Auto insurance companies have pledged to refund or credit drivers more than $6.5 billion over the next two months due to the coronavirus pandemic but some insurers are treating policy holders more equitably than others, according to a report card issued this week by the Consumer Federation of America.
The CFA and Center for Economic Justice first called on insurers and state regulators to provide financial relief to policy holders nearly a month ago. With stay-at-home orders and other social distancing measures intended to limit the spread of the coronavirus, drivers are driving up to 50% less in some states, according to Allstate, and crashes have dropped by more than 50%. As a result, auto insurers are paying out far fewer claims.
The response has been a $6.5 billion payout from companies that represent more than 82% of all auto insurance sold in America.
It’s not enough, says the CFA.
“We applaud the many insurance companies that have recognized that they cannot sit on policyholder premiums while their customers sit at home,” J. Robert Hunter, director for the CFA, said in a statement. “But consumers might need double this amount to balance how much they pay with how much they drive this year, and we expect companies and commissioners to help make this right as Americans struggle through this crisis.”
Some companies are doing right, based on the CFA and CEJ’s three-part assessment. The amount of relief, time frame of it, and delivery method all played a part in the grades.
State Farm, who recently promised a dividend to customers of about 25% of a policy holder’s premium from March 20 through May 31, earned a grade of “A.” American Family also earned an “A” for a $50 refund for each covered vehicle. Allstate earned a “B.”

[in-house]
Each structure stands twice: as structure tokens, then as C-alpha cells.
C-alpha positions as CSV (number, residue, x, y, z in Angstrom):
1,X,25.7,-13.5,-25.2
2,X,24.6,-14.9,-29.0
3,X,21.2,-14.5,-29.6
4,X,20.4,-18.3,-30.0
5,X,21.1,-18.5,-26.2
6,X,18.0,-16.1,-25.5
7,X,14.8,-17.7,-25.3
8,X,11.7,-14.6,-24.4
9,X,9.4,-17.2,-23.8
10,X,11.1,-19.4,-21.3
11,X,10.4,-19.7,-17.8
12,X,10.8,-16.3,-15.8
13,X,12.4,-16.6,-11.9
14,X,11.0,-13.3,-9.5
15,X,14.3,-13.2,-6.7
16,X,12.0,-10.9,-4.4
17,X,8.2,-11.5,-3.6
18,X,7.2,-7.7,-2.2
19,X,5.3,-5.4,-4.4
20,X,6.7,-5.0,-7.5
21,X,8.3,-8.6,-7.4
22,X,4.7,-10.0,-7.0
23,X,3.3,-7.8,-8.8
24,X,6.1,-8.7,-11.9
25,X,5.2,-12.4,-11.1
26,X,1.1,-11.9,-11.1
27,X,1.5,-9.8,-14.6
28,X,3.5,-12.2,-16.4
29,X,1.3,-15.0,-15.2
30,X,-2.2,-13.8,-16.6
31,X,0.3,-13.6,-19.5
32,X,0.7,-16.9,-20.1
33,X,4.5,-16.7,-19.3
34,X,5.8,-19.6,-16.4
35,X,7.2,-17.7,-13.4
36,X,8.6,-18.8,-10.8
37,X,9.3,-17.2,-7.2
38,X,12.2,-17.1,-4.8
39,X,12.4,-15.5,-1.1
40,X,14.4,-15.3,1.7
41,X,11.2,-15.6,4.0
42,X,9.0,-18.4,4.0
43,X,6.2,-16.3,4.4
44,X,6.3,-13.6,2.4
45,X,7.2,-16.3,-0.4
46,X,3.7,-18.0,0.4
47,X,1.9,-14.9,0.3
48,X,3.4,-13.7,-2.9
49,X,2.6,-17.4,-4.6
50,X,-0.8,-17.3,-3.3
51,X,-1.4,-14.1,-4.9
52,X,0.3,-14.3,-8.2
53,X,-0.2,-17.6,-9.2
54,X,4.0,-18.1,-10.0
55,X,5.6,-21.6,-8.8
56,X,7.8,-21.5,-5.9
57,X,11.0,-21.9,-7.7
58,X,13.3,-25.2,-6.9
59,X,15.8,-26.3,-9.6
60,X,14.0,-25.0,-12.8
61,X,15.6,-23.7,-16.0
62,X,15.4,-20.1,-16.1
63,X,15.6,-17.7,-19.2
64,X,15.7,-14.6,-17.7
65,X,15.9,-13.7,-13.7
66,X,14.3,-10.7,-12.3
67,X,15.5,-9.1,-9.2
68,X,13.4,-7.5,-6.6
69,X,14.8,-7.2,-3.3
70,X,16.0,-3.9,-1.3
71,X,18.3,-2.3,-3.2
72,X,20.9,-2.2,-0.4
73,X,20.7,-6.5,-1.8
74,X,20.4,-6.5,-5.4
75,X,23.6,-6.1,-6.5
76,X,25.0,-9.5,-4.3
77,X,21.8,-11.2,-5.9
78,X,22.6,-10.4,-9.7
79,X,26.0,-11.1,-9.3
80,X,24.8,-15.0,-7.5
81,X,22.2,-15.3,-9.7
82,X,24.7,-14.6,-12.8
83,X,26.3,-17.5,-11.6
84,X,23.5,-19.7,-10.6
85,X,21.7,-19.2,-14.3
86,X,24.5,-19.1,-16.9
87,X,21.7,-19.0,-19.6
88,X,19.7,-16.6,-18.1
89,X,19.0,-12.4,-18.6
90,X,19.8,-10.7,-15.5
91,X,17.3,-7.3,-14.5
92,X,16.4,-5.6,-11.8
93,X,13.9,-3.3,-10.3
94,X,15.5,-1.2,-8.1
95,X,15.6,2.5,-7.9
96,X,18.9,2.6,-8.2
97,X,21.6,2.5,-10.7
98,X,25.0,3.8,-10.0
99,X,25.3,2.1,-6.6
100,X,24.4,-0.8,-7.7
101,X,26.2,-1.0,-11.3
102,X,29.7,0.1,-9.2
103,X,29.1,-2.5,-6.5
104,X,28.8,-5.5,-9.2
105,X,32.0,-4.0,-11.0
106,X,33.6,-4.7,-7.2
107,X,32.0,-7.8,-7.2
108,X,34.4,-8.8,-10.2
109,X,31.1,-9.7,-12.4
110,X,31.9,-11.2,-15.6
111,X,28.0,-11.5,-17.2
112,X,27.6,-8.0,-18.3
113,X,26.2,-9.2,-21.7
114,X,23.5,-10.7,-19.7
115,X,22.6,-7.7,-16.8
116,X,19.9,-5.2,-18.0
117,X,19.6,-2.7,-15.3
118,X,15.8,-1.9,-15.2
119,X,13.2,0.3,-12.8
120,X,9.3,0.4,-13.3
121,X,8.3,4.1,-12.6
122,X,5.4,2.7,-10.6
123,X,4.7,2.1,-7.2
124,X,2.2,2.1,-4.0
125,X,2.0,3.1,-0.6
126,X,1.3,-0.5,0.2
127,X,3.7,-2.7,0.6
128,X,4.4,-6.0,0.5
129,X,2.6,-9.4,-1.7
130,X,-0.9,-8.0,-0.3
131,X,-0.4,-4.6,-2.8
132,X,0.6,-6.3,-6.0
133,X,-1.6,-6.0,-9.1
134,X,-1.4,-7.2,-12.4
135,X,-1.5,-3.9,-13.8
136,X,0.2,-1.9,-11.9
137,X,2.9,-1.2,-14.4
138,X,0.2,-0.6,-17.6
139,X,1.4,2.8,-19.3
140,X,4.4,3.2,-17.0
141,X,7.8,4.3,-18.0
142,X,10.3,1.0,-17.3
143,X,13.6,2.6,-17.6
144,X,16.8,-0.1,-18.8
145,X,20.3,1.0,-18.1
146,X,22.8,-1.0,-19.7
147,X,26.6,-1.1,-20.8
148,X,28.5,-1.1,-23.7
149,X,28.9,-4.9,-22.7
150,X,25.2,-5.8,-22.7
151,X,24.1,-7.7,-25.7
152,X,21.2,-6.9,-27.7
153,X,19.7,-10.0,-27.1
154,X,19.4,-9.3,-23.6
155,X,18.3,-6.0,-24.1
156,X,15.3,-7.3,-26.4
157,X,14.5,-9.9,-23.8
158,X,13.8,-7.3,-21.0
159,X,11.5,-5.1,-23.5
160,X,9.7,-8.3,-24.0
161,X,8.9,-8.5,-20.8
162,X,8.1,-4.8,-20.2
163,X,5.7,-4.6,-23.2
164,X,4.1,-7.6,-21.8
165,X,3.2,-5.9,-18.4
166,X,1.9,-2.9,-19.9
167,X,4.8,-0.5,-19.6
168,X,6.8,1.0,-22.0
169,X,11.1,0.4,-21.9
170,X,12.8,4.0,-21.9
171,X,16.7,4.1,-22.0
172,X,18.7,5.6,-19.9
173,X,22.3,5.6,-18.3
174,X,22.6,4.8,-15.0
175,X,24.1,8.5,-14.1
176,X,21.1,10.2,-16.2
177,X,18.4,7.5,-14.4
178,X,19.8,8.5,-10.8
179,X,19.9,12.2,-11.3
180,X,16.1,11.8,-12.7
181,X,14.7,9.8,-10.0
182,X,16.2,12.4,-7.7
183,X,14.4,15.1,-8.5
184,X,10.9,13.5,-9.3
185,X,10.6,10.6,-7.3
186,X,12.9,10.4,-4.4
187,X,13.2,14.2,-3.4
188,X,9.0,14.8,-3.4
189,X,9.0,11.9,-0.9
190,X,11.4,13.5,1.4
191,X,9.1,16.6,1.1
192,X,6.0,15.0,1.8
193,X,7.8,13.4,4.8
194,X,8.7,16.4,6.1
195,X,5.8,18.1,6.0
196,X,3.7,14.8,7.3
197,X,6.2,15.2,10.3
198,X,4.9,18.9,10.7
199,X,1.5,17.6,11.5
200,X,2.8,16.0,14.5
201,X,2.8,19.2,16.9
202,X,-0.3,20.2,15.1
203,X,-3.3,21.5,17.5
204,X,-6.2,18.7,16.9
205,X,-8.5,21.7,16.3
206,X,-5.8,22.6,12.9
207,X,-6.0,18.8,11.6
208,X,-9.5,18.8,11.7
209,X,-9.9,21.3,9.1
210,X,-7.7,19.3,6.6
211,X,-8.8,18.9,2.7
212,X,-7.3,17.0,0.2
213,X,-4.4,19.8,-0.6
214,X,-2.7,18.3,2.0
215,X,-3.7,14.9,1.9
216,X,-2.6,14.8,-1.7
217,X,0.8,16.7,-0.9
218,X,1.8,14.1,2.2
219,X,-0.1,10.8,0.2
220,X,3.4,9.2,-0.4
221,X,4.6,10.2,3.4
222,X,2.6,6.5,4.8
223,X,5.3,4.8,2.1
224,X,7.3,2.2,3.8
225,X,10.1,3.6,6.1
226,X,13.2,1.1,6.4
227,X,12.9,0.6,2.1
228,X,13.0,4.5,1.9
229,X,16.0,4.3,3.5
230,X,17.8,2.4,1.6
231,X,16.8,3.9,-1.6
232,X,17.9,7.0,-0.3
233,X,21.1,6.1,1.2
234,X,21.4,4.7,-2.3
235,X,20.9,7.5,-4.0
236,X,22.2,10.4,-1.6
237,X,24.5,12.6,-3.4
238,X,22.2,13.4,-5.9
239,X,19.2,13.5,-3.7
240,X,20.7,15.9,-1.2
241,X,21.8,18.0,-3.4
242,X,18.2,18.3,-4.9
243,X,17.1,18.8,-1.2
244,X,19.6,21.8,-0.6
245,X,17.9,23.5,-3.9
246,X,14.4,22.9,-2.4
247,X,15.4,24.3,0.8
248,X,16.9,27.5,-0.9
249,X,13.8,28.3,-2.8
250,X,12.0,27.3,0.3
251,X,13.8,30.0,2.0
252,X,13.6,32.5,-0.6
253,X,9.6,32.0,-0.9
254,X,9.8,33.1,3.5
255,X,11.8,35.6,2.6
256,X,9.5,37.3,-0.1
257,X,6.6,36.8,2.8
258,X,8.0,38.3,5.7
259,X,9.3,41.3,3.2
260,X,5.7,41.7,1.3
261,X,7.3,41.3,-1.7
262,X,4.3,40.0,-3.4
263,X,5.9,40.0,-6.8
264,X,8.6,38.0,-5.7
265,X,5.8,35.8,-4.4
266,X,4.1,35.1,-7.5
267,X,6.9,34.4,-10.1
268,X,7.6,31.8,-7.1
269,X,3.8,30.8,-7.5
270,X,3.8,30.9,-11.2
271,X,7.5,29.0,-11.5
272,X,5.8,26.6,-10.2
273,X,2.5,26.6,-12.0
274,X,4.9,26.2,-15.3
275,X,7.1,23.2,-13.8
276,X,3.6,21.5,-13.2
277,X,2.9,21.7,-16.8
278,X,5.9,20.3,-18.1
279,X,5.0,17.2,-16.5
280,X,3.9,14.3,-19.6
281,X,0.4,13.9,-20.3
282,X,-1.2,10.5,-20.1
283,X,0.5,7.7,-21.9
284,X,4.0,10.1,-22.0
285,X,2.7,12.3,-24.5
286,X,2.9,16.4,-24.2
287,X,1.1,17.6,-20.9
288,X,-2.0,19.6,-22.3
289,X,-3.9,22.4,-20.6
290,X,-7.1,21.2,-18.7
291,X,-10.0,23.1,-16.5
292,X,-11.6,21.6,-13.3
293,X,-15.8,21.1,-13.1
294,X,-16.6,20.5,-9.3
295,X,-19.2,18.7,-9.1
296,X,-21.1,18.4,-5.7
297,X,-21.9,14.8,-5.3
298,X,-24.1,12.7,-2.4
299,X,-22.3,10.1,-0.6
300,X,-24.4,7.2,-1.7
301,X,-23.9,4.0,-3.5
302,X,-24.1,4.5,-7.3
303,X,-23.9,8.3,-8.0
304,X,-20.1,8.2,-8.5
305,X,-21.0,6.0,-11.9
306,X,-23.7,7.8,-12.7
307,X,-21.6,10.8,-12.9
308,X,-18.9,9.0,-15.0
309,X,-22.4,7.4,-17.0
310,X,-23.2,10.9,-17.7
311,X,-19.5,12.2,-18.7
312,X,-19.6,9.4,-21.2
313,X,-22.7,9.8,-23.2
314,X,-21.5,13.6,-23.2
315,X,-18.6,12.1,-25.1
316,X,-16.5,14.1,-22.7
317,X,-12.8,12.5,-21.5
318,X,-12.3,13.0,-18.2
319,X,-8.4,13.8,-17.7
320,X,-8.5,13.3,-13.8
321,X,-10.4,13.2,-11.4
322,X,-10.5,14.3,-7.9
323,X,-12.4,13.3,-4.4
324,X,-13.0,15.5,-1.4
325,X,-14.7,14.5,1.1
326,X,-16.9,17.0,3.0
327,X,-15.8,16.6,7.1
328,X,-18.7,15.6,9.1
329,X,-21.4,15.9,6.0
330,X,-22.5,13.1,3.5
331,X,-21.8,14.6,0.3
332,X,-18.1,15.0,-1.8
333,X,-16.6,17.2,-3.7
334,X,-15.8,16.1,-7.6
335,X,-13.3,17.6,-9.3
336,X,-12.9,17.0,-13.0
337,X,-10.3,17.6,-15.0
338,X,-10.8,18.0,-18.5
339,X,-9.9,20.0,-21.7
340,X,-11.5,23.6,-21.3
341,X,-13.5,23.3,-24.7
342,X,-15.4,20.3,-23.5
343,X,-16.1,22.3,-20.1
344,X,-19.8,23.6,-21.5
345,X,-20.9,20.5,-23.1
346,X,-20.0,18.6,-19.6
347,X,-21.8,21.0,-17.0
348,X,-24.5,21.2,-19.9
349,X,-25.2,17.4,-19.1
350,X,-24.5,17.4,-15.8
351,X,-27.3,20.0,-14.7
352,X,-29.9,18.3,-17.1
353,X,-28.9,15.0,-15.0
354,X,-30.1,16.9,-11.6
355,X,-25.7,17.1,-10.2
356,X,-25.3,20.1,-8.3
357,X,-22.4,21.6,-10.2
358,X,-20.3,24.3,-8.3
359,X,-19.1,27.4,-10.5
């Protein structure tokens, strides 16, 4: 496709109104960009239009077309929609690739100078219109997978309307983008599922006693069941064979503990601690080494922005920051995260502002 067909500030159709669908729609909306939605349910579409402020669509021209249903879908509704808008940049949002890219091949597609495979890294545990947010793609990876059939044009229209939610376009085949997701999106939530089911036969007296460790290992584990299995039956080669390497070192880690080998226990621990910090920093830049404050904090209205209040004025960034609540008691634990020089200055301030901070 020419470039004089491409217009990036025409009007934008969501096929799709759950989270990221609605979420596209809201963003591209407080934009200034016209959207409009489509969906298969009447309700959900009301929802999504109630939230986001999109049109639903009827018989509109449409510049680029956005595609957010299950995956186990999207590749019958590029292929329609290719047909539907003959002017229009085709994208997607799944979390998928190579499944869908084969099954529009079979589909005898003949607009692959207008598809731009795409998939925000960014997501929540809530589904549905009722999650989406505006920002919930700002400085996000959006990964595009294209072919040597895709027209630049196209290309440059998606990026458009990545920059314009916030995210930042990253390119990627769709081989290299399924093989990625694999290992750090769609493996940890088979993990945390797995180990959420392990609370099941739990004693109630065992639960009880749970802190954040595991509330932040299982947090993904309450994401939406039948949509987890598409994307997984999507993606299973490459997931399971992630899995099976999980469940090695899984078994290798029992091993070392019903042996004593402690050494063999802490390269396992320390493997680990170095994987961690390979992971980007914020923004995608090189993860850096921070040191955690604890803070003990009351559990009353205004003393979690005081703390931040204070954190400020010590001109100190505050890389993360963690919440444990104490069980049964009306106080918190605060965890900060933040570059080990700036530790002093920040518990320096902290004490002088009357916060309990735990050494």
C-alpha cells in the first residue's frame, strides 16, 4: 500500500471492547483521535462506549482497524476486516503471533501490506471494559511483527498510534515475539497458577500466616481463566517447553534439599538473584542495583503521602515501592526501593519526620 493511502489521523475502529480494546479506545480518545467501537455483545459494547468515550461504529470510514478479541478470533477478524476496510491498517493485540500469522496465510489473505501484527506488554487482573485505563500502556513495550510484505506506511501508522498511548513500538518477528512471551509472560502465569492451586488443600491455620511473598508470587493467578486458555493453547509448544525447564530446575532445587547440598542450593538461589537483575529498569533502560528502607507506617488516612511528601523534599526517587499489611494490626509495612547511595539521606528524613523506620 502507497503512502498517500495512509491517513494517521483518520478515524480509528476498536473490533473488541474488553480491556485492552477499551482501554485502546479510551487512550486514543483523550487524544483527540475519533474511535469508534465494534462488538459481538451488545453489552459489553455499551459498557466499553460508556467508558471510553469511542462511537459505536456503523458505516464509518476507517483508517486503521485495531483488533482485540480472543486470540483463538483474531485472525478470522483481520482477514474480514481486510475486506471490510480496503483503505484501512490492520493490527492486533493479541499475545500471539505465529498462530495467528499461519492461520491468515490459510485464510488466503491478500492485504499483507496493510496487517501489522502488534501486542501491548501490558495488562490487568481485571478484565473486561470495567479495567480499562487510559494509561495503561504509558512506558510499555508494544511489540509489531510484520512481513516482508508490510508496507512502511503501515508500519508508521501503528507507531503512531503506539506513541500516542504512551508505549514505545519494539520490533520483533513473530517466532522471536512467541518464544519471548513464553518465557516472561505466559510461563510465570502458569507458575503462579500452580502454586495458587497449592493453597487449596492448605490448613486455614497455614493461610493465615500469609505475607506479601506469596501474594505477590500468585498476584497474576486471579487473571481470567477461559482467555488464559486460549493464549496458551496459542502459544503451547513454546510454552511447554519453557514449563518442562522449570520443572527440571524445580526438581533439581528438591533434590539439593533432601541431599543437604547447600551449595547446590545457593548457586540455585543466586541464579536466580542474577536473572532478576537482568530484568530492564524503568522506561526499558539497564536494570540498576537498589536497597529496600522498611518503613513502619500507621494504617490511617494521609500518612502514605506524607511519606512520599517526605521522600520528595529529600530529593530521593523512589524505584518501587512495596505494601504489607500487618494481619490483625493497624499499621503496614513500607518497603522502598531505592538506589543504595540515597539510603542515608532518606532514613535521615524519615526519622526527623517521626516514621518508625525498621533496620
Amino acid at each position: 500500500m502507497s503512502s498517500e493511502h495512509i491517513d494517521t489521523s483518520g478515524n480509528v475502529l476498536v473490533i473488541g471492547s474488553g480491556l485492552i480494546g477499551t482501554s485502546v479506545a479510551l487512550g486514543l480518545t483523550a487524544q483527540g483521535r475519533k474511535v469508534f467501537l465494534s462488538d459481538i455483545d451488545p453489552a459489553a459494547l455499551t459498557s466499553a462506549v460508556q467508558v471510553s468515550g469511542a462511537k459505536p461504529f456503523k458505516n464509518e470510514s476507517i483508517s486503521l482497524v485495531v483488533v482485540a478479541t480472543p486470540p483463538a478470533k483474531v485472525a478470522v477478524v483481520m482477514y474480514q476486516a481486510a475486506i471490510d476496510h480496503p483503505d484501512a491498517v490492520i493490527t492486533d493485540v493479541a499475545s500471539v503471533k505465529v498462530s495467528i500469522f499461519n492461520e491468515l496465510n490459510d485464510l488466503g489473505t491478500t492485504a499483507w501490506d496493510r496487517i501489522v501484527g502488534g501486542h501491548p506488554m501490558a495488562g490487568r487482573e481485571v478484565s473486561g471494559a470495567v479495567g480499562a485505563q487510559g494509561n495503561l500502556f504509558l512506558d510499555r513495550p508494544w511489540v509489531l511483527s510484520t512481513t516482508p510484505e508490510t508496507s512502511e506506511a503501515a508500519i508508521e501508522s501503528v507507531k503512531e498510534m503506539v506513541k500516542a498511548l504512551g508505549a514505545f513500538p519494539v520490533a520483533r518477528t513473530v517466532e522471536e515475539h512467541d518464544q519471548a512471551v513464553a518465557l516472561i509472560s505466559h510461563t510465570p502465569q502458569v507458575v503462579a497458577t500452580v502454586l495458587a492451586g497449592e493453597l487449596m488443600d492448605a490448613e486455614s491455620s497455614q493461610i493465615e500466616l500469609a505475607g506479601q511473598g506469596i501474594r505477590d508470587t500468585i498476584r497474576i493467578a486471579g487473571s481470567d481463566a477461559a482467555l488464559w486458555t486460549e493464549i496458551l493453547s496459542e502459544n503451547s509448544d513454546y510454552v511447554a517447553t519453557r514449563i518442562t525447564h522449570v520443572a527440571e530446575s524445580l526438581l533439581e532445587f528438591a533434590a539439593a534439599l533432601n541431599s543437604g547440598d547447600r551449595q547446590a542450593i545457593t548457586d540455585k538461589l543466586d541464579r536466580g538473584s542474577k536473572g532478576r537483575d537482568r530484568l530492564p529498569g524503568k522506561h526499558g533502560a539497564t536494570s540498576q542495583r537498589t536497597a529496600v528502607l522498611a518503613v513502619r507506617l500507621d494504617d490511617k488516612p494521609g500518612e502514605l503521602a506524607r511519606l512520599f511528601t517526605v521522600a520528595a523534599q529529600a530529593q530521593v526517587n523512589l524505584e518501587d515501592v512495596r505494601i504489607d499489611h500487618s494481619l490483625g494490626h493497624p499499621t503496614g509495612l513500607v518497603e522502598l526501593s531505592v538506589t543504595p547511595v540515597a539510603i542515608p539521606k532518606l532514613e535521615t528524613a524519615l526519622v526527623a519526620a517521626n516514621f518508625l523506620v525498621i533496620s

Progressive, Farmers, USAA, Liberty Mutual, Travelers, and Nationwide were all in the “C” range.
On the other end of the grading curve, Geico received a “D-” despite pledging $2 billion in relief. According to the CFA, Geico is requiring customers to renew their policies in the next two months before any savings kick in.
Erie is the only insurer of the 25 assessed to get an “F,” for pledging relief but “actually only promising to cut rates” in the future, according to the CFA.
Moving forward, drivers will get more money back if insurers listen to recommendations from the CFA and CEJ. A 50% drop in claims should result in a 39.4% reduction in premiums. Additionally, the CFA and CEJ recommend that credit scores should no longer be factored into premiums during a crisis that has seen unemployment rates skyrocket.
“Insurance credit scoring has become a clearly unfairly discriminatory underwriting, tier placement, and rating factor, and should not be allowed when Americans start climbing out of this crisis,” Doug Heller, CFA’s insurance expert, said in a statement.